5. Home schooling? Really? How is your senior mathematics, biology, physics, foreign languages, music teaching and gymnastics? Who is the resident medic? Who does the clothes washing? Where will you hang it to dry?
6. That is one gigantic boat. A full time maintenance affair. Mucho muscle, dollars and skill to sail. Remember that all those reticulation systems are high tech. Electronics, fuel systems, engines, heating, air conditioning, refrigeration, hull repairs, tender maintenance (for 9?). Then there is everything above the deck!
One Queensland boat had two teenagers. The girl just loved it all particularly meeting adults off other yachts. She grabbed life with both hands and she went on to write joyous articles for magazines on her travels. Her brother just wanted to go home and was often sullen. He finally left. Then the parents discovered that their boat was too large and put it on the market for a smaller boat.
Another yacht (Americans, about 45 ft) had 5 children. The children all attended land based schools and holidayed with the parents on the yacht. It seemed to work but it was near mayhem with everyone on board even though the kids were very well behaved. The kids usually left the boat everyday exploring the Darwin area. They usually had evening meals ashore as it was simpler than preparing food for seven on board a small yacht. Their youngest (a girl) sometimes cruised with them.
It seems fairly adventurous and brave so I would really consider doing some chartering to see just how the gang works together on a boat. Lovely people often turn into little monsters at sea. Some little monsters become semi human.
Best of luck.
billgewater is offline   Reply With Quote
Old 09-06-2020, 17:16   #11
Registered User
 
Fore and Aft's Avatar

Join Date: Jan 2015
Location: Gympie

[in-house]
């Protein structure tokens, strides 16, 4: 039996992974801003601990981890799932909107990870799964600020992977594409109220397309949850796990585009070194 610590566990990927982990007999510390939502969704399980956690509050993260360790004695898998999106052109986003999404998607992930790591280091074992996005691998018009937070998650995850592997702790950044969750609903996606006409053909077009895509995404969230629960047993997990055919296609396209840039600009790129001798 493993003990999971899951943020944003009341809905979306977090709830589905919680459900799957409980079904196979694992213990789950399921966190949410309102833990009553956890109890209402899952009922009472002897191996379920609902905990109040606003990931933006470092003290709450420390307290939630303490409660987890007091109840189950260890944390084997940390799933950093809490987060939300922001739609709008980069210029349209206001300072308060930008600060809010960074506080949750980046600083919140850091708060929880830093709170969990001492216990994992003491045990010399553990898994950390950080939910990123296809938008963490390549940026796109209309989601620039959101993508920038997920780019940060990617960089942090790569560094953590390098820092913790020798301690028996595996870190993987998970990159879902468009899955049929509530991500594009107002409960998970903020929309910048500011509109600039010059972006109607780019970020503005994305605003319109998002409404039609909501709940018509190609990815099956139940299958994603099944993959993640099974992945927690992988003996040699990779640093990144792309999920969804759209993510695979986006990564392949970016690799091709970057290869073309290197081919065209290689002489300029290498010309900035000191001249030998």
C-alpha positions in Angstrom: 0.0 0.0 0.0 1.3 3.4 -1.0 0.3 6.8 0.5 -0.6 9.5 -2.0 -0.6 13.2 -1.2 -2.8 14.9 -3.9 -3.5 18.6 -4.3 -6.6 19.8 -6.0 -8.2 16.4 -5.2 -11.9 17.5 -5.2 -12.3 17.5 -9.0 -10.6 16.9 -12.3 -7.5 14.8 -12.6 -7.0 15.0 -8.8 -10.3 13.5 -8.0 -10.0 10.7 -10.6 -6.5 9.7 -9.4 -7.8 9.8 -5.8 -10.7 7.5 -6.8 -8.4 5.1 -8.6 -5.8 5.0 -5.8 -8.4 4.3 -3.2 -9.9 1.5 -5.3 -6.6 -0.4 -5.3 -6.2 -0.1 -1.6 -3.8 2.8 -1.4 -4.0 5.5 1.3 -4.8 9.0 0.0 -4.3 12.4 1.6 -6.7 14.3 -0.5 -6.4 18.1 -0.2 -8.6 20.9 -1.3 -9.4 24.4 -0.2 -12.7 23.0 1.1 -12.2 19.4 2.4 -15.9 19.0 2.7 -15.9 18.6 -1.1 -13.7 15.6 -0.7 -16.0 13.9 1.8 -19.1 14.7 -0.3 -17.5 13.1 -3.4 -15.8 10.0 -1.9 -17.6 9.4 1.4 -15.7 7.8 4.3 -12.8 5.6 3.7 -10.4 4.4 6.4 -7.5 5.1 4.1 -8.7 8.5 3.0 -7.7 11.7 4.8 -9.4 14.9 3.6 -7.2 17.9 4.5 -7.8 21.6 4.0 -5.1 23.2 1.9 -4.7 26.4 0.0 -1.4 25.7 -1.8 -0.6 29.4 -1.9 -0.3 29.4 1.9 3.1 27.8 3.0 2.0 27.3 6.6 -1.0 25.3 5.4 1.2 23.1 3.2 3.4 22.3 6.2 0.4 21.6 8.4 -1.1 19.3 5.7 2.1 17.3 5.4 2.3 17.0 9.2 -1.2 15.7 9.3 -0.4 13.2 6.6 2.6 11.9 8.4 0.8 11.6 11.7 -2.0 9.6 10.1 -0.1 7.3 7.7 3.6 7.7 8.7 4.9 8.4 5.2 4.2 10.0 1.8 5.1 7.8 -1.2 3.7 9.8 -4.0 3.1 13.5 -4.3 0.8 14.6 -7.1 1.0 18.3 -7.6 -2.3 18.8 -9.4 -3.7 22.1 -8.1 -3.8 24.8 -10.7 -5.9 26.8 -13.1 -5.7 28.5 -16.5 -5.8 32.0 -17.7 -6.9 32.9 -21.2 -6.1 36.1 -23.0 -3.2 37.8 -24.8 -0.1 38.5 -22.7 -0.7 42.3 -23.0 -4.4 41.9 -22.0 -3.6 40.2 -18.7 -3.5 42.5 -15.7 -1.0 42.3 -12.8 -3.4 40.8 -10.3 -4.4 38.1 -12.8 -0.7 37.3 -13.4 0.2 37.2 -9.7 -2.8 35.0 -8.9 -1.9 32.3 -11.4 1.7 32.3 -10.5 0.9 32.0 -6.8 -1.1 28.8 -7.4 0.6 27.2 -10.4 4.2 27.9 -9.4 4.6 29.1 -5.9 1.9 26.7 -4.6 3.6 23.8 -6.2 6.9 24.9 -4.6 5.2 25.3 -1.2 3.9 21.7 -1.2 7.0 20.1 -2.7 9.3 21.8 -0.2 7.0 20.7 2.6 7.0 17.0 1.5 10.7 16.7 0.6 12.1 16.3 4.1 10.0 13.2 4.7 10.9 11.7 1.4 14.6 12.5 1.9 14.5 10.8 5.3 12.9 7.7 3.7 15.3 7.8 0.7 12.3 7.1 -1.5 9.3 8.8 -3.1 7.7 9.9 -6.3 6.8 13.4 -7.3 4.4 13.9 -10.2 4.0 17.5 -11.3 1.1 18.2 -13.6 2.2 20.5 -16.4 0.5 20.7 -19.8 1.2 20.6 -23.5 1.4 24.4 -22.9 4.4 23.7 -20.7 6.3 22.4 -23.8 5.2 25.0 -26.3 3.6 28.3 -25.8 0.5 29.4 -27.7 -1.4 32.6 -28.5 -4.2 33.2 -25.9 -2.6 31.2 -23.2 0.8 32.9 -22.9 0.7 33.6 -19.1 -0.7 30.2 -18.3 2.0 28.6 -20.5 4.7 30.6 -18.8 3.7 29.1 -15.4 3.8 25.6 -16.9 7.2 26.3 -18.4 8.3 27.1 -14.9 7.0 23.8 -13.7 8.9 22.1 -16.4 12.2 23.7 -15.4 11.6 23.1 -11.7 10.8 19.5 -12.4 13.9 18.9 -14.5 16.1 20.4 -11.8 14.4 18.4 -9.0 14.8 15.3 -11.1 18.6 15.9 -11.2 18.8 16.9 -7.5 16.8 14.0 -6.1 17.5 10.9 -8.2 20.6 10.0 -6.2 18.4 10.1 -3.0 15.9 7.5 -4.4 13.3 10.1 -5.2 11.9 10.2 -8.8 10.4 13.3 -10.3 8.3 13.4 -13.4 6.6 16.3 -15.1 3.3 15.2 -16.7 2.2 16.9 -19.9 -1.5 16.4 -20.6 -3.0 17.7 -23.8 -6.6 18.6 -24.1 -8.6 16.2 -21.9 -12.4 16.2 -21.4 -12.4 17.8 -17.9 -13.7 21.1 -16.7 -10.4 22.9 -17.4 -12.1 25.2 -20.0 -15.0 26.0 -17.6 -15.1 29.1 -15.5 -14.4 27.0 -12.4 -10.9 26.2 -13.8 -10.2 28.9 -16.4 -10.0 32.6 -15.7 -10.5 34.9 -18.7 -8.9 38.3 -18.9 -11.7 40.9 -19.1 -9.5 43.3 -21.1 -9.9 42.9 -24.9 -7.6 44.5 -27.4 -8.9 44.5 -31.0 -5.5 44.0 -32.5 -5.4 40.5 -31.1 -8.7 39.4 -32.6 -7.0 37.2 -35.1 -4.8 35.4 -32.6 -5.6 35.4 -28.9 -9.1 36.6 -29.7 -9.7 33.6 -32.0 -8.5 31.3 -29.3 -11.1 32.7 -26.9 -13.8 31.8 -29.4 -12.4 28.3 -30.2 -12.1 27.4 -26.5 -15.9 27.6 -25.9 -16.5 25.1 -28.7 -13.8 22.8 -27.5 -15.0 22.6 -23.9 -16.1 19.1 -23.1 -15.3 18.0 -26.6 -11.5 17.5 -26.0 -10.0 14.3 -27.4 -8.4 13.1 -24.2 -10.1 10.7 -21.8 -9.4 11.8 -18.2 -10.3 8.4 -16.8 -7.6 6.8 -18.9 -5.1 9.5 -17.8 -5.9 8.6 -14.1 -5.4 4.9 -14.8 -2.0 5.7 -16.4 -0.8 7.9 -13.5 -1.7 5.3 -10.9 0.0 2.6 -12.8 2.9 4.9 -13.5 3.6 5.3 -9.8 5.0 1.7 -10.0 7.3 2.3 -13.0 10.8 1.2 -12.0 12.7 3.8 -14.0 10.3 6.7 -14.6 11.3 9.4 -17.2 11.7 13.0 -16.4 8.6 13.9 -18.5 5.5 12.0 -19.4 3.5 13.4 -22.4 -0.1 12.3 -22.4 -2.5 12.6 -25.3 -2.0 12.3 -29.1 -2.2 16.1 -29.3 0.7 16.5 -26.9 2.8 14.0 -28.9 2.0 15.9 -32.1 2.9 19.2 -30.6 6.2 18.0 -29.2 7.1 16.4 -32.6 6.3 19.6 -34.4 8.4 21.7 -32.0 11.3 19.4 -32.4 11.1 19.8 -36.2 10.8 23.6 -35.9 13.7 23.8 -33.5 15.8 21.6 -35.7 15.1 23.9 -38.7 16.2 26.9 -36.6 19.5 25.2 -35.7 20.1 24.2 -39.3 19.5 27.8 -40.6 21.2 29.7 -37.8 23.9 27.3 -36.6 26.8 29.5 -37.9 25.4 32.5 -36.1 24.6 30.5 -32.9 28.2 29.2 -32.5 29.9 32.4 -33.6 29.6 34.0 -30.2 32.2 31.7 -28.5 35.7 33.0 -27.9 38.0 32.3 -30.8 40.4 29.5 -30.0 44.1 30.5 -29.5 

Boat: Volkscruiser
Posts: 1,308
Re: Getting into liveaboard w a family of 7

Have you looked at Kids4Sail or Sailing With Kids on Facebook?
With your sort of budget and lack of experience I would have thought an older super yacht with a captain and you guys as crew might be more your style?
I surveyed this yacht below and it could more than accommodate your family. That price is Aussie dollars so it’s pretty cheap.
https://ensignbrokers.com.au/ensign/...thouse/234559/
Cheers
Fore and Aft is offline   Reply With Quote
Old 09-06-2020, 17:24   #12
Registered User

Join Date: Oct 2019
Location: New England USA
Boat: Mirage 33
Posts: 46
Re: Getting into liveaboard w a family of 7

Quote:
Originally Posted by LLCoolDave View Post
Anything is possible. Before you spent a 1mil on a large cat I'd find a large cat to charter for 3weeks to month. You can probably find a lagoon 62. Have a captain onboard that can teach the family. It will cost a bit but a lot less than the real estate commission of selling your house.

Also if things don't work out large boats can often take a long time to sell.
+1 on this, do a long term charter first. Not just a week vacation charter but several weeks.For many many many people the idea of cruising is more attractive than the reality.
jimbojonesbos is offline   Reply With Quote
Old 09-06-2020, 17:25   #13
Registered User

Join Date: Oct 2014
Posts: 3,662
Re: Getting into liveaboard w a family of 7

Okay, so a family of nine, with 7 as full time residents. Sounds like joy.

But definitely not along the standard cruiser's couple perception of occupancy limits on board being:

6 for drinks, 4 for dinner, 2 to sleep over.